Assessment of the microbiological quality of beverages sold in collective cafes on the campuses of the University of Abomey-Calavi, Benin Republic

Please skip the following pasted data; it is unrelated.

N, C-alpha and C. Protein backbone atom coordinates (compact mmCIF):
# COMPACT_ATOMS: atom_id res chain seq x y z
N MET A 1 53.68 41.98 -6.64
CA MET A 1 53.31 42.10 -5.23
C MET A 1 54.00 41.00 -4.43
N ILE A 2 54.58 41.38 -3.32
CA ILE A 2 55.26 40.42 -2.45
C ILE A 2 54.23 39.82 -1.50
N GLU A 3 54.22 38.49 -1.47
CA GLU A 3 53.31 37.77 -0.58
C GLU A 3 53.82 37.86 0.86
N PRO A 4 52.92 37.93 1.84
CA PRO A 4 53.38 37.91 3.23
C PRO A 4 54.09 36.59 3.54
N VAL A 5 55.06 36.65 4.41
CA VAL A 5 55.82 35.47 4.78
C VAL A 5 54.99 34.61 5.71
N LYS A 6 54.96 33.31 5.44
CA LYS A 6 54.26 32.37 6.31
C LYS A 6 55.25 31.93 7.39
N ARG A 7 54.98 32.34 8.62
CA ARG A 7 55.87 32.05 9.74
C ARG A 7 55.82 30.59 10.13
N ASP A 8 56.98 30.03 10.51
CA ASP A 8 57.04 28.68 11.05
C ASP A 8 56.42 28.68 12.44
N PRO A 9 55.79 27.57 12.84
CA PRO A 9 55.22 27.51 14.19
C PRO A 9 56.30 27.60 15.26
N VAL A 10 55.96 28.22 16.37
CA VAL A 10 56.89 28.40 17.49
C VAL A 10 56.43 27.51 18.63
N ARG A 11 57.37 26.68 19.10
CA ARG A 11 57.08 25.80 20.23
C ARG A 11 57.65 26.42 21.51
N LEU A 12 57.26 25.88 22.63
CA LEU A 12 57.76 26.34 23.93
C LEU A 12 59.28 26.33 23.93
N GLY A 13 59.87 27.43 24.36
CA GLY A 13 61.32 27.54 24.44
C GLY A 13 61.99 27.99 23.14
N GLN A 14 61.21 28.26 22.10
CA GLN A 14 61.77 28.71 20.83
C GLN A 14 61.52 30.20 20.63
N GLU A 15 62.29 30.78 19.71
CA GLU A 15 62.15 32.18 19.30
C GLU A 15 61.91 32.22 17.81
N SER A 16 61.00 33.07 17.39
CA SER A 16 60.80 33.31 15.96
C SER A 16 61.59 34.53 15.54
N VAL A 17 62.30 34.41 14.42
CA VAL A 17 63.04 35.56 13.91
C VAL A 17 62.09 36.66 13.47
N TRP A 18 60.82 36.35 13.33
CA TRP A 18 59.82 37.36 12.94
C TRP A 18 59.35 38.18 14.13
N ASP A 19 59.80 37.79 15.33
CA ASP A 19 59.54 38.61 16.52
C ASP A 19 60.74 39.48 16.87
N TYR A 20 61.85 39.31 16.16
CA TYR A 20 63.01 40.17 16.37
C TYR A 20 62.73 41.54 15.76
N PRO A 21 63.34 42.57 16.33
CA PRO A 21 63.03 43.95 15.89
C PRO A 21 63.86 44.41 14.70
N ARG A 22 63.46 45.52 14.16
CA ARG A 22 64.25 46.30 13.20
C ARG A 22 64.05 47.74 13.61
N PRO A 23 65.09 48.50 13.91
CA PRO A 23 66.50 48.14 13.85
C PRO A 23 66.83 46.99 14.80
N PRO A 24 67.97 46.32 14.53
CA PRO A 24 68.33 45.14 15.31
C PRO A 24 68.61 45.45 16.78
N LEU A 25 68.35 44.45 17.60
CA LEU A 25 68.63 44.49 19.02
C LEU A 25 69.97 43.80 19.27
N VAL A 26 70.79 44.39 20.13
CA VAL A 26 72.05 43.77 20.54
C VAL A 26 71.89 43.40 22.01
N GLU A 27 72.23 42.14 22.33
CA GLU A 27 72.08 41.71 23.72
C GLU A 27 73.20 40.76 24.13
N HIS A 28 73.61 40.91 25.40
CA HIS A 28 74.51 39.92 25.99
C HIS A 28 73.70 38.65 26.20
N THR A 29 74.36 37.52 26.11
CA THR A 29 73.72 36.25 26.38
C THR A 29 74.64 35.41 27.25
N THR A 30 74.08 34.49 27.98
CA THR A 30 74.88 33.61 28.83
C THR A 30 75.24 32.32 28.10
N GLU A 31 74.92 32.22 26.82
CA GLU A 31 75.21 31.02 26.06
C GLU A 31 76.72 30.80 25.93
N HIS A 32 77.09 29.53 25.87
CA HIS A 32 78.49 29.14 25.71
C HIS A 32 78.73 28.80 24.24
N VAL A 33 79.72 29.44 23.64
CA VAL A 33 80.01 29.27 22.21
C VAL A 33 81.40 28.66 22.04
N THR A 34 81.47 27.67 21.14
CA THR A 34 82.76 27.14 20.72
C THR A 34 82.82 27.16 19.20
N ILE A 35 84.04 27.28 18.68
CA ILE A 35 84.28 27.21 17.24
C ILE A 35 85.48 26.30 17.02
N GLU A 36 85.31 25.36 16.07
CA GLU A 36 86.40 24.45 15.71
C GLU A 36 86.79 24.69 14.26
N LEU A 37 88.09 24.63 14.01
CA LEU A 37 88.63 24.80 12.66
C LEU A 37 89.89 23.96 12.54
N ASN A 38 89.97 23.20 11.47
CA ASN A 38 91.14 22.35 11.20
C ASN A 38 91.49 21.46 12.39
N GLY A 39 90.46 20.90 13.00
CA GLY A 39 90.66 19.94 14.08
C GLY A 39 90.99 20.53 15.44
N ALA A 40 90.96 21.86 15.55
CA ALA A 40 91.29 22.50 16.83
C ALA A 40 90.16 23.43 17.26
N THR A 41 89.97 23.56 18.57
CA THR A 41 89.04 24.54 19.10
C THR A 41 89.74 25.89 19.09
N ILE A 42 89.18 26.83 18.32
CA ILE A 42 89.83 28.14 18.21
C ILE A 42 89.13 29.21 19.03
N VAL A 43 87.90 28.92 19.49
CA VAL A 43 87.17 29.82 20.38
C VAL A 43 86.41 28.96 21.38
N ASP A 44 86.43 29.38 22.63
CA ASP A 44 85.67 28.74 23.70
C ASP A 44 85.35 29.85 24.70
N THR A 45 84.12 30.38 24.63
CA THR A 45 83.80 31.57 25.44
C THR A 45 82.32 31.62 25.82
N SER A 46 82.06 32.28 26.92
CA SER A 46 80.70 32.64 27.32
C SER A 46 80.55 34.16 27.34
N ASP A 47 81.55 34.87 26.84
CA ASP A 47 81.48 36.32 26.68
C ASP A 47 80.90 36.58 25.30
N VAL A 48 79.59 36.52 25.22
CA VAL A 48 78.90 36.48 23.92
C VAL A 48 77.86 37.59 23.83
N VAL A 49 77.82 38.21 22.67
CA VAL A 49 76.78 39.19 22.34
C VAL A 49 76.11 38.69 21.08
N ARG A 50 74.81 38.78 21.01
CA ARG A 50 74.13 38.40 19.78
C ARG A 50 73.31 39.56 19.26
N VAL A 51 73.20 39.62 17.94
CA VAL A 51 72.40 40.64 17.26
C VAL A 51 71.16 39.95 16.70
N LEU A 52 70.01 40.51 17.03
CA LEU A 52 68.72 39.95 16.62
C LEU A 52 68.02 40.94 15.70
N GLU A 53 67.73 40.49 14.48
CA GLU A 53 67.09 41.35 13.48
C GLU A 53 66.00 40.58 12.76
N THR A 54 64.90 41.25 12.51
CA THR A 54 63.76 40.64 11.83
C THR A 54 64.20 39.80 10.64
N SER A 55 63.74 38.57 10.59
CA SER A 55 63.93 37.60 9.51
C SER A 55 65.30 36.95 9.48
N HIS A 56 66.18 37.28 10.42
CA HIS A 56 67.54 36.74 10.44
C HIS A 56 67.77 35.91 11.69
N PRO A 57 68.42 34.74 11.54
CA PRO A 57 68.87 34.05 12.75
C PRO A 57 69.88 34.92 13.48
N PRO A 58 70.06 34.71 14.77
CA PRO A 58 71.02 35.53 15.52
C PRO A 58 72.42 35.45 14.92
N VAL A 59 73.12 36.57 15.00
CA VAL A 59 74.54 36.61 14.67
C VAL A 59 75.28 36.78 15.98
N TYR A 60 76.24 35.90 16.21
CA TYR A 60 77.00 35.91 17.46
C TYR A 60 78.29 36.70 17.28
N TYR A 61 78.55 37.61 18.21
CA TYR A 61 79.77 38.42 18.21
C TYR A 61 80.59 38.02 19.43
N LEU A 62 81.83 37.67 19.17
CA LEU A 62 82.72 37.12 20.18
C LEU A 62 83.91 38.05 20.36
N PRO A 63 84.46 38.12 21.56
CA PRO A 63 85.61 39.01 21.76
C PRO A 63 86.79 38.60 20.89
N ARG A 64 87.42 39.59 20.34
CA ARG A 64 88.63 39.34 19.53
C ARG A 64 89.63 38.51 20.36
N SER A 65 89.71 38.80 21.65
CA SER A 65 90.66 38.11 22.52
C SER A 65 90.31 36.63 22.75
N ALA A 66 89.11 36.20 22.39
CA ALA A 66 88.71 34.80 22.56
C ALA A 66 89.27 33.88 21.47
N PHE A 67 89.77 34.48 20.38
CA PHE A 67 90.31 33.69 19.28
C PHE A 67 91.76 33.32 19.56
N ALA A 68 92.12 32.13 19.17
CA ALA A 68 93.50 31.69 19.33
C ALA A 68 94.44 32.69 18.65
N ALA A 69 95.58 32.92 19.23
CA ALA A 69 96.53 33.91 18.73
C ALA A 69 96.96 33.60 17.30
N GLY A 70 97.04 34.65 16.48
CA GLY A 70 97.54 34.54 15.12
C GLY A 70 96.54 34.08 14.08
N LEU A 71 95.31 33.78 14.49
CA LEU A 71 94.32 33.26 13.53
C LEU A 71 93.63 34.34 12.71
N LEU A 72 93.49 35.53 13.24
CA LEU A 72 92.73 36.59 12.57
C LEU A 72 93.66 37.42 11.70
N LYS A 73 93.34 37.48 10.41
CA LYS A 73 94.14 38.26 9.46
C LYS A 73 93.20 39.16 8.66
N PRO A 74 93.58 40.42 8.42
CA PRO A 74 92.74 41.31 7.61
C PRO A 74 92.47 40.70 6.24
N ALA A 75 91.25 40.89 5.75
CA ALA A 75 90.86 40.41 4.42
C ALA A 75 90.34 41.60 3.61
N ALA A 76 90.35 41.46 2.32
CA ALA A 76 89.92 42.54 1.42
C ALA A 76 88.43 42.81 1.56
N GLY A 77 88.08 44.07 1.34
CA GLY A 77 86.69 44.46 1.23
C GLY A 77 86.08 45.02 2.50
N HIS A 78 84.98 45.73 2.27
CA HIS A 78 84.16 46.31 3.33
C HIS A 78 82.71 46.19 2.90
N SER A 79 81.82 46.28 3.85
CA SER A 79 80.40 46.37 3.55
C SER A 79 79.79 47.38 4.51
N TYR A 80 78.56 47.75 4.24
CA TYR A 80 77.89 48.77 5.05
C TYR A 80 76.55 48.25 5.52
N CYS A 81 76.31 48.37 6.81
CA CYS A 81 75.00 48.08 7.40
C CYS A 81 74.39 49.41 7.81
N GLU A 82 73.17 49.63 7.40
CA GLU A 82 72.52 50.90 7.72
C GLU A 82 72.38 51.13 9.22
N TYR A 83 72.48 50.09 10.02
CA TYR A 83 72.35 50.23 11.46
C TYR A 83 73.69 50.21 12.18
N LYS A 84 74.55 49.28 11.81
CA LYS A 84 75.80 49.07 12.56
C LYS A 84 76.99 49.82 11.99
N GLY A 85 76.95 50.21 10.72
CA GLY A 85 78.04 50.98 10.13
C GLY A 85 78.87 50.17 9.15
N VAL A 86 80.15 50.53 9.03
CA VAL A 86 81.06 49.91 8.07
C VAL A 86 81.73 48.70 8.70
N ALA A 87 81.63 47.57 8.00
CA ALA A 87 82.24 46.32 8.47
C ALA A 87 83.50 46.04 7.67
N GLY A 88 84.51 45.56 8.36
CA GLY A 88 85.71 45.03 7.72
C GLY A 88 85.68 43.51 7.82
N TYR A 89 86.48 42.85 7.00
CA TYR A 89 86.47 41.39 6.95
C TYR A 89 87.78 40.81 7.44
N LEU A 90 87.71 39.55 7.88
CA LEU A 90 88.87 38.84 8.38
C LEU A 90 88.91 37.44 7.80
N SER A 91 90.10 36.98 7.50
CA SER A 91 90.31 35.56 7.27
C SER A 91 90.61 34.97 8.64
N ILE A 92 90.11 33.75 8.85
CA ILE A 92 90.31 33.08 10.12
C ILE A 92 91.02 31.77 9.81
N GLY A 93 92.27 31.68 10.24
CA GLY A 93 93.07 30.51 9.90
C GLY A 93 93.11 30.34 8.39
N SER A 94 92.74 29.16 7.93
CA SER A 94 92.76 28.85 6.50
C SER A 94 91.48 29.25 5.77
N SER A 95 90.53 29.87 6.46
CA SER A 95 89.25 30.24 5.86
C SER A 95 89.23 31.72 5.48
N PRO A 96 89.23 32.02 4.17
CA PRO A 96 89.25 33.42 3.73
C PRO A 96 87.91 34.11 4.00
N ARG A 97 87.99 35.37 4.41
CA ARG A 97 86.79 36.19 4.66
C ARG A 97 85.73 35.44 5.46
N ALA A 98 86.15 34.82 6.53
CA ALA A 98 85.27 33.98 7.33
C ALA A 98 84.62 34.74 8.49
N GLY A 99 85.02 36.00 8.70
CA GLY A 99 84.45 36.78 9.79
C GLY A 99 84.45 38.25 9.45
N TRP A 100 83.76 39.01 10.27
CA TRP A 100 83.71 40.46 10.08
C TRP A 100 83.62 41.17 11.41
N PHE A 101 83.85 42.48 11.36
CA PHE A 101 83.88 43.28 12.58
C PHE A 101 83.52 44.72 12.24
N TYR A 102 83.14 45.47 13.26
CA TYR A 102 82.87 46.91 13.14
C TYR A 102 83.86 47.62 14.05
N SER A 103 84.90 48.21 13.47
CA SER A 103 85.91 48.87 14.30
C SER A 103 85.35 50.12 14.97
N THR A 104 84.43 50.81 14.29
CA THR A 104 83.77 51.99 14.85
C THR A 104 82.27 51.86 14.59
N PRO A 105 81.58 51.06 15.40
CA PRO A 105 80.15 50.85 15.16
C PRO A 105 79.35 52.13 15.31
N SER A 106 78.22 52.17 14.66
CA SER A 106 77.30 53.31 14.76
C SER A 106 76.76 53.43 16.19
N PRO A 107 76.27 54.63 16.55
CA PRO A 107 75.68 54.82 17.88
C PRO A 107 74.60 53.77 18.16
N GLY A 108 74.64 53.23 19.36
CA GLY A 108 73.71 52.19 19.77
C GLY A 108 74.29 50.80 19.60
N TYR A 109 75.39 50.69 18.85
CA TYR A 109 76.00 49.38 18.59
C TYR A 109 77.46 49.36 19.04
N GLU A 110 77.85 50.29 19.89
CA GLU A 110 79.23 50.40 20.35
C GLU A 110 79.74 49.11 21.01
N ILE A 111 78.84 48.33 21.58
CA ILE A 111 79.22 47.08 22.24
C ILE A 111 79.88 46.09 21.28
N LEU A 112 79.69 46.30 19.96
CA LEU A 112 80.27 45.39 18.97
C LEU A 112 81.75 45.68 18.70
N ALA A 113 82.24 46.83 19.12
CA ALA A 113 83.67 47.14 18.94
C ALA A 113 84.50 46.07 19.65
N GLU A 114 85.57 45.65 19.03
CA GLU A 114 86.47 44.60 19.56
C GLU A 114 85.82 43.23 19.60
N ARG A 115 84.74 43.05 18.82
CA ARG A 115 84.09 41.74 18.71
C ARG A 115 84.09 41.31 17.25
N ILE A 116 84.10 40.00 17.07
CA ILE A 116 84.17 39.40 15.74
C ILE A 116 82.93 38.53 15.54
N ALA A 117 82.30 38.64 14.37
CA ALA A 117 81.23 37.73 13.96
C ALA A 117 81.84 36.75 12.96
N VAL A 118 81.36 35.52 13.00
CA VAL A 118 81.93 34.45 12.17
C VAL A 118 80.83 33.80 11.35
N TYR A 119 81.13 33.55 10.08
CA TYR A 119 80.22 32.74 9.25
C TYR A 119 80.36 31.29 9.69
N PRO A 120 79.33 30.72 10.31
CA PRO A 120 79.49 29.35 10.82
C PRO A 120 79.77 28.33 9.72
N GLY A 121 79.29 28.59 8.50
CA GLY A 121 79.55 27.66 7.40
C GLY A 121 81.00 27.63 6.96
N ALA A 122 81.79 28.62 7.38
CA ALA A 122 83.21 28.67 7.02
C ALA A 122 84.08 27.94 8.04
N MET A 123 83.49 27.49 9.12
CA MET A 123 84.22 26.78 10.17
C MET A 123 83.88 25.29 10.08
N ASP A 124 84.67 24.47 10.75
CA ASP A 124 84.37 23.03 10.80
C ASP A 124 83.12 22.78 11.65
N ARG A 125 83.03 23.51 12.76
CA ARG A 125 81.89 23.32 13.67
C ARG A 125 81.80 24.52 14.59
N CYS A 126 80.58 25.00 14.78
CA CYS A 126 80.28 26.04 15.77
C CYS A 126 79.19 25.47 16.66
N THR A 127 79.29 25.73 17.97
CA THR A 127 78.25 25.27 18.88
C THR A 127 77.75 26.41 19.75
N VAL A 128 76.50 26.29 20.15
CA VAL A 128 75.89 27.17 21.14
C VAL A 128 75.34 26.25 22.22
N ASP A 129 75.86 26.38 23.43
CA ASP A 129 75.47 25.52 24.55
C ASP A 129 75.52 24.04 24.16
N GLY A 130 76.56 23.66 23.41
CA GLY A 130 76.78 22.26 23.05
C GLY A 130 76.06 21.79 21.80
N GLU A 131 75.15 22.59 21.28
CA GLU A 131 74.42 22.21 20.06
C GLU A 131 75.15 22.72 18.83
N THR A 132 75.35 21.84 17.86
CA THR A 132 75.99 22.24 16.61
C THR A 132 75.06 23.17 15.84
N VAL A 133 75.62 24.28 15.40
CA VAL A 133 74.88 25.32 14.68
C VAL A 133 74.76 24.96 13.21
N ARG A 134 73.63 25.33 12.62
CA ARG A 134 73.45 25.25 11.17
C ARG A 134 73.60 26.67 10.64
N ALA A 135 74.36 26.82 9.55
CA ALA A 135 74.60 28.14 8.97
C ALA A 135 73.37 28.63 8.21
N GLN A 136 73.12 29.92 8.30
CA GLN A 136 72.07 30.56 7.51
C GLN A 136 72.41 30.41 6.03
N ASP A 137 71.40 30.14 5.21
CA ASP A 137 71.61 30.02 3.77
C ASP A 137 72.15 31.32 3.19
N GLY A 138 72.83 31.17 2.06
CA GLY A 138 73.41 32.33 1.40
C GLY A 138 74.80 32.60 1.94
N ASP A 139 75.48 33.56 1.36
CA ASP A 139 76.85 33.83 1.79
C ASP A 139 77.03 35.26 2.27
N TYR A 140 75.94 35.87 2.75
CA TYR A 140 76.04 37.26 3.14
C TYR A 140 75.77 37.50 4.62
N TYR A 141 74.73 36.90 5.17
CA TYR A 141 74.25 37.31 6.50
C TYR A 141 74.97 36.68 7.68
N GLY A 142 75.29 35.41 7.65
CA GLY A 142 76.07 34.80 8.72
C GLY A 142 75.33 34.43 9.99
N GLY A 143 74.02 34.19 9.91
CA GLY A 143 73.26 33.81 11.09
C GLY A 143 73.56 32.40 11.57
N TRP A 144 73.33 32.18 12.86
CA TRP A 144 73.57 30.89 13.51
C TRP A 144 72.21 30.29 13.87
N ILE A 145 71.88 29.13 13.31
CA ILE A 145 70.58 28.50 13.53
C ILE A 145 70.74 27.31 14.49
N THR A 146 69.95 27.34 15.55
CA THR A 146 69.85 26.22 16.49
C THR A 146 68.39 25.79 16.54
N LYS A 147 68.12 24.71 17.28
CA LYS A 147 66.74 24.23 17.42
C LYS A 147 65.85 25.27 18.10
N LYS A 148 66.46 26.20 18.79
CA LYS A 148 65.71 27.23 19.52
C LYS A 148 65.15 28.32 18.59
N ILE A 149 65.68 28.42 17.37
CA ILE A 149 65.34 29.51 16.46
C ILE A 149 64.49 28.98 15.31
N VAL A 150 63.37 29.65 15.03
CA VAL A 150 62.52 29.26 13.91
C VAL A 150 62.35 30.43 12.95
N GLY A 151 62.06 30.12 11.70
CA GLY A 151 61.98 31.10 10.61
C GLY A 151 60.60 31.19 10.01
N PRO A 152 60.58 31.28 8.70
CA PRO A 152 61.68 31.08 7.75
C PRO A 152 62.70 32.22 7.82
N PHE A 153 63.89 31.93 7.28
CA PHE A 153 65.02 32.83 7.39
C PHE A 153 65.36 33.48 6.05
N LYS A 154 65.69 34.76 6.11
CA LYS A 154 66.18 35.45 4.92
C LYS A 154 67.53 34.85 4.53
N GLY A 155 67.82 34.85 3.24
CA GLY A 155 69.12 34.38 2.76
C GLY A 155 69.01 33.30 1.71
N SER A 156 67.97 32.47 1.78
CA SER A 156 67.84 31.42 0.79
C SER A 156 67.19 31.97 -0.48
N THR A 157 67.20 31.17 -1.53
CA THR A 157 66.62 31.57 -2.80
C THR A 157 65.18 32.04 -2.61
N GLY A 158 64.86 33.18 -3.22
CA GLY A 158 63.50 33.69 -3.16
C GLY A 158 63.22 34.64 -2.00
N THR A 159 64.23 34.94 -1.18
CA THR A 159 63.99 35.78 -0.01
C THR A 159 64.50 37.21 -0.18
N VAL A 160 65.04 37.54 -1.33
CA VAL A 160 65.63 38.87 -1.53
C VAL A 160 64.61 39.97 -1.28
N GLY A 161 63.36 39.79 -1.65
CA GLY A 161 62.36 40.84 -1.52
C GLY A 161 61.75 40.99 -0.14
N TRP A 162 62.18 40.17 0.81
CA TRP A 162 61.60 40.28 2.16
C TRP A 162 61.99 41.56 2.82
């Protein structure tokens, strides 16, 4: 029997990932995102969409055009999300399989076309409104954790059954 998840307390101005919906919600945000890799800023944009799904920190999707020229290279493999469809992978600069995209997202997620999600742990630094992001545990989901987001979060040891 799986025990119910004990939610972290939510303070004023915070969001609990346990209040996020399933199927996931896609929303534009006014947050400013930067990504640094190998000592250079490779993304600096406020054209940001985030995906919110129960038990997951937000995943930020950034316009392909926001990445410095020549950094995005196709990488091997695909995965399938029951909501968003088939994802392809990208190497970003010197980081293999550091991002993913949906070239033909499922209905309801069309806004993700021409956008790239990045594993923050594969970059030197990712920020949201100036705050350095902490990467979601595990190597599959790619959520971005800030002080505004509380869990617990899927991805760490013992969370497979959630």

Fresh juices are highly nutritious foods for human beings, but the inability to observe requirements for their preparation, packaging and storage subjects them to microbial contamination which poses a potential health risk to consumers. The purpose of this study was to evaluate the microbiological quality of beverages sold within the cafes of the campuses of Abomey-Calavi University (Benin). A survey carried out among beverage vendors showed that the sources of contamination were uncontrolled and the raw materials used were of questionable quality as the operators lacked good hygienic practices. Thus, the microbial quality of forty-five samples of four types of beverages sold in these cafes was investigated for mesophilic aerobic flora, Coliforms, Escherichia coli, Staphylococcus aureus, sulfate-reducing anaerobic spores, fungal flora and Salmonella spp. using standardized methods. Then, molecular studies identified the pathogenic strains isolated from the beverages. An antibiotic susceptibility test was performed on the strains identified for the detection of multi-resistant bacteria. These analyses revealed a non-compliance rate of 100% in the analyzed samples. The indicators that caused this non-compliance in the samples were mesophilic aerobic flora, coliforms and fungi. In addition, 85.7% of the samples contained other Enterobacteriaceae including Klebsiella pneumoniae, Morganella morganii, Kluyvera georgiana, Citrobacter murliniae, Yersinia intermedia. While the non-compliance rates of the samples for Salmonella spp and E.coli were 4.4% each, the non-compliance rate for S. aureus was 2.2% with the presence of sometimes multi-resistant pathogenic bacteria. Sellers' awareness of good hygiene practices is important for improving the quality of food sold.